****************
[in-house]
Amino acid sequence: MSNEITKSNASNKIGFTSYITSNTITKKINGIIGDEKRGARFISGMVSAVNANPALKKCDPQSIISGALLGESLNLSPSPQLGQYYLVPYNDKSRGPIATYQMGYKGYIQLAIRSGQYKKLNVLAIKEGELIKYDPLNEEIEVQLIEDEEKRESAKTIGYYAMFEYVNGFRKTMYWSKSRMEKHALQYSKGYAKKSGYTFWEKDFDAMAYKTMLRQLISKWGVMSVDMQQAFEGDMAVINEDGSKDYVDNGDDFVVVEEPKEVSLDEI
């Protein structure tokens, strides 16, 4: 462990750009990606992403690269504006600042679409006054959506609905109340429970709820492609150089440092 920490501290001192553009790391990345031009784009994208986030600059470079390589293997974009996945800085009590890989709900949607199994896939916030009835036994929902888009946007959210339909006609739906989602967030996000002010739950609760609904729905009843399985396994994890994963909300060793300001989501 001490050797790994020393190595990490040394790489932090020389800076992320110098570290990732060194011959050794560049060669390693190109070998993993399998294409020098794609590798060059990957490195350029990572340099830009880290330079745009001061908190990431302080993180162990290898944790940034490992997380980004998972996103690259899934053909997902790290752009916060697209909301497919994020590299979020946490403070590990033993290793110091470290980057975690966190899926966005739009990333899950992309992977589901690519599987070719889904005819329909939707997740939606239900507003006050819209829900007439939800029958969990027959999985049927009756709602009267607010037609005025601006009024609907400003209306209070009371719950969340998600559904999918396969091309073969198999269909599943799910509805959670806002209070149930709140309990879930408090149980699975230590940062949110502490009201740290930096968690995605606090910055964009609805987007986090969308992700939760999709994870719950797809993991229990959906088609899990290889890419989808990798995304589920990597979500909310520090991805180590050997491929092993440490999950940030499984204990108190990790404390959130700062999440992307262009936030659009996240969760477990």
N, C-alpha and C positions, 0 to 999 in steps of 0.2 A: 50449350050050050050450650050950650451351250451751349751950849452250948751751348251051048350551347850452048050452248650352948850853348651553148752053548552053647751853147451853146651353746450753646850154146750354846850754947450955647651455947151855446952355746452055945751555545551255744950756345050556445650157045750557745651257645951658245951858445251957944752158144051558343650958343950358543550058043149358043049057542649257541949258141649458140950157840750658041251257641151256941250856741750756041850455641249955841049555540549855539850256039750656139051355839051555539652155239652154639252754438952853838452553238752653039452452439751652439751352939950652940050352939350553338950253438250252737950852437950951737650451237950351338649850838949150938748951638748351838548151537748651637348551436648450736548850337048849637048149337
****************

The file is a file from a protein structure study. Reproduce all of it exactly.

[in-house]
Amino acid sequence: MSNEITKSNASNKIGFTSYITSNTITKKINGIIGDEKRGARFISGMVSAVNANPALKKCDPQSIISGALLGESLNLSPSPQLGQYYLVPYNDKSRGPIATYQMGYKGYIQLAIRSGQYKKLNVLAIKEGELIKYDPLNEEIEVQLIEDEEKRESAKTIGYYAMFEYVNGFRKTMYWSKSRMEKHALQYSKGYAKKSGYTFWEKDFDAMAYKTMLRQLISKWGVMSVDMQQAFEGDMAVINEDGSKDYVDNGDDFVVVEEPKEVSLDEI
């Protein structure tokens, strides 16, 4: 462990750009990606992403690269504006600042679409006054959506609905109340429970709820492609150089440092 920490501290001192553009790391990345031009784009994208986030600059470079390589293997974009996945800085009590890989709900949607199994896939916030009835036994929902888009946007959210339909006609739906989602967030996000002010739950609760609904729905009843399985396994994890994963909300060793300001989501 001490050797790994020393190595990490040394790489932090020389800076992320110098570290990732060194011959050794560049060669390693190109070998993993399998294409020098794609590798060059990957490195350029990572340099830009880290330079745009001061908190990431302080993180162990290898944790940034490992997380980004998972996103690259899934053909997902790290752009916060697209909301497919994020590299979020946490403070590990033993290793110091470290980057975690966190899926966005739009990333899950992309992977589901690519599987070719889904005819329909939707997740939606239900507003006050819209829900007439939800029958969990027959999985049927009756709602009267607010037609005025601006009024609907400003209306209070009371719950969340998600559904999918396969091309073969198999269909599943799910509805959670806002209070149930709140309990879930408090149980699975230590940062949110502490009201740290930096968690995605606090910055964009609805987007986090969308992700939760999709994870719950797809993991229990959906088609899990290889890419989808990798995304589920990597979500909310520090991805180590050997491929092993440490999950940030499984204990108190990790404390959130700062999440992307262009936030659009996240969760477990």
N, C-alpha and C positions, 0 to 999 in steps of 0.2 A: 50449350050050050050450650050950650451351250451751349751950849452250948751751348251051048350551347850452048050452248650352948850853348651553148752053548552053647751853147451853146651353746450753646850154146750354846850754947450955647651455947151855446952355746452055945751555545551255744950756345050556445650157045750557745651257645951658245951858445251957944752158144051558343650958343950358543550058043149358043049057542649257541949258141649458140950157840750658041251257641151256941250856741750756041850455641249955841049555540549855539850256039750656139051355839051555539652155239652154639252754438952853838452553238752653039452452439751652439751352939950652940050352939350553338950253438250252737950852437950951737650451237950351338649850838949150938748951638748351838548151537748651637348551436648450736548850337048849637048149337